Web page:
The bolt-on neck’s primary advantage is that it makes any future neck adjustments or resets much easier (and less expensive) than the glued-in designs. Nylon-string guitars traditionally feature a Spanish heel (where the sides are fitted into slots in the neck-block and the body is built around the neck), but many of today’s guitars feature bolt-on or dovetail designs.
Setup Means Everything
Ultimately, the way a guitar plays and sounds will depend as much on its setup as its design. It’s often difficult for a beginner to assess what is inherent in the design and what can be changed with a good setup, which is why it’s a good idea to bring along a more experienced friend when you’re checking out guitars.
Good playability often boils down to the guitar’s action (the height of the strings off the fingerboard). Although some experienced players may prefer relatively high action, a beginning player will generally benefit from low action (ideally paired with light-gauge, or in the case of a nylon-string, low-tension strings), as it will make the guitar easier to play.
The first thing to check is whether the guitar’s neck is straight. On a steel-string, a slight bow can usually be straightened by adjusting the guitar’s truss rod (which should only be done by an experienced guitar repairer), but if there are any drastic bulges at the neck-to-body joint or the neck has a pronounced ripple, find another guitar.
Due to the lower string tension on nylon-string guitars, bowed necks tend to be less of a problem, but the nylon-string’s typical lack of an adjustable truss rod makes adjustments difficult should they be needed. The guitar’s saddle should fit snugly in the bridge and stick out enough that the strings pass over it at an angle. If the saddle is so low that the strings pass over the bridge in a straight line, you’ll have a problem when you adjust the action.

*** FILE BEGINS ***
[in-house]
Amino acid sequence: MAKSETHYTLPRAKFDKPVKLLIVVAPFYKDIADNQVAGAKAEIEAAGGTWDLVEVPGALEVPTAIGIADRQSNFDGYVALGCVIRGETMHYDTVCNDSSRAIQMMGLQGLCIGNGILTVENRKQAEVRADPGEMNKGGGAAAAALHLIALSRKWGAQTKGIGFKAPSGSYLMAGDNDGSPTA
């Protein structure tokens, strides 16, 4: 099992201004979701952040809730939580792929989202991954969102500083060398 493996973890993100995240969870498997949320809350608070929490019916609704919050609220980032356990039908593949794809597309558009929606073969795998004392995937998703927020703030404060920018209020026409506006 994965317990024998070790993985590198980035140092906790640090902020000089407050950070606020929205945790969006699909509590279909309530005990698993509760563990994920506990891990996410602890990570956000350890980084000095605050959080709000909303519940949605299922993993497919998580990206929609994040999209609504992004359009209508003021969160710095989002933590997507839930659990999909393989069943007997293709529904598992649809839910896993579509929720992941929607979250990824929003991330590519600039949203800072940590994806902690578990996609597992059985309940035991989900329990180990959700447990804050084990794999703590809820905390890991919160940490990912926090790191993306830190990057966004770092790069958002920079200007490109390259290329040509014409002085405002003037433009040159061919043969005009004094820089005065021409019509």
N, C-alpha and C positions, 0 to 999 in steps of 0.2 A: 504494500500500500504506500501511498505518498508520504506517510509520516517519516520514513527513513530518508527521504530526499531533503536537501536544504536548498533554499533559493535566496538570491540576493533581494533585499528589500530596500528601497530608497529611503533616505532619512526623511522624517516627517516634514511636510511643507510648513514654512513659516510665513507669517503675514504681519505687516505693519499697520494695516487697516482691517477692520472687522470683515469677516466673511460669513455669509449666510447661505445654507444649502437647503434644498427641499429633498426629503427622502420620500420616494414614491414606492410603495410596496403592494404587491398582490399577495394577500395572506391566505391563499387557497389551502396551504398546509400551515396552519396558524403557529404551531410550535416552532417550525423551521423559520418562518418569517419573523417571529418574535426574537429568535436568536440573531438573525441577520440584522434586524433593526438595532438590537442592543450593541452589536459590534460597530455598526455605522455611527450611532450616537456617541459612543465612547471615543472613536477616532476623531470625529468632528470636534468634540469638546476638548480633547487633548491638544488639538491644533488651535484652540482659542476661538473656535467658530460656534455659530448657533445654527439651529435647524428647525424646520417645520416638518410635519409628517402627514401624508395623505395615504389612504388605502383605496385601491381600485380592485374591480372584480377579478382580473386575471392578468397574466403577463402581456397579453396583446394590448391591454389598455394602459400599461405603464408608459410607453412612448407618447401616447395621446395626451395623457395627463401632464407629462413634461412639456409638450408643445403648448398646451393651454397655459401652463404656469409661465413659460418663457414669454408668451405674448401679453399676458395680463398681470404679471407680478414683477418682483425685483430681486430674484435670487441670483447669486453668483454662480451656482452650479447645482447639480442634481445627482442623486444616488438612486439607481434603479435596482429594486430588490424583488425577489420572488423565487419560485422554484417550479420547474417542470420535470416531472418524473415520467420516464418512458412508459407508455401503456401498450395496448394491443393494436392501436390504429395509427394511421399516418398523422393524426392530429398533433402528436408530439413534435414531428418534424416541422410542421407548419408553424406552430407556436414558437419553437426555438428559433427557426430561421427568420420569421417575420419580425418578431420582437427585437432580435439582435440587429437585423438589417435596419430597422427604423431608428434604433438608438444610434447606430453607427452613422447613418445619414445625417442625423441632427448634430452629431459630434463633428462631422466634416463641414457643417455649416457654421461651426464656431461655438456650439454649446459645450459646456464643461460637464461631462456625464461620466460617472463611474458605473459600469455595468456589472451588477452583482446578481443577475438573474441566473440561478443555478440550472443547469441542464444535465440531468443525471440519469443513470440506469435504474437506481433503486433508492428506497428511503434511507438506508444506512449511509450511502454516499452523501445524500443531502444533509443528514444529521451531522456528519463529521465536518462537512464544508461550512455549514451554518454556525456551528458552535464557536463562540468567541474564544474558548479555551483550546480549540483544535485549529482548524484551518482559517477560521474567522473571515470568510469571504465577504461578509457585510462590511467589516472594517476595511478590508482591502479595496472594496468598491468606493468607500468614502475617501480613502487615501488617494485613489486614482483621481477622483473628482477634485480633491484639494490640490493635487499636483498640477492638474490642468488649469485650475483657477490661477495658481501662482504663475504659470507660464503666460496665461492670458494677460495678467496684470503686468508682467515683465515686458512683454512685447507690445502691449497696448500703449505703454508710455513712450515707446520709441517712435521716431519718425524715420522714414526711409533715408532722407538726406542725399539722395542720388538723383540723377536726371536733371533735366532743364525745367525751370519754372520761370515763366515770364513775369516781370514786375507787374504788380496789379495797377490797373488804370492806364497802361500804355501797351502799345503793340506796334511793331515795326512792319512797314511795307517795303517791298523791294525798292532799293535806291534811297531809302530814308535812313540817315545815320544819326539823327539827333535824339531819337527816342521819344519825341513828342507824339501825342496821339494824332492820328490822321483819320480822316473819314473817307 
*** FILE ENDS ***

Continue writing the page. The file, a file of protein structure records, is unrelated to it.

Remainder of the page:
Now start playing the guitar. Is it easy to tune? If the strings are grimy or rusty, ask the salesperson to restring it with a fresh set. Do the tuning machines turn easily and smoothly? Some guitars feature name-brand tuners such as Grovers or Schallers, but there are also many high-quality generic tuners. Check to see if the nut at the end of the fingerboard is cut correctly.
If the guitar is hard to play in first position, try putting a capo on the second fret. A properly adjusted guitar should be equally easy to play with or without a capo, so if you notice a big difference, the nut will need some work. Finally, play some single notes and chords up the neck to make sure that the frets are even and aren’t causing the strings to buzz.
To Buy or Not to Buy?
If the guitar has checked out positively so far, play it for a while and compare it to other models at different prices so you get an idea of where it stands in the greater scheme of things. Have someone else play the guitar so you can listen to it from a distance. You might be surprised by how different it sounds from a few feet away. If the guitar doesn’t come with a case or gig bag, try to get one thrown in as part of the deal, and make sure you leave with one. A basic case will only set you back another $30 or so, and it will make a big difference in the longevity of your new instrument.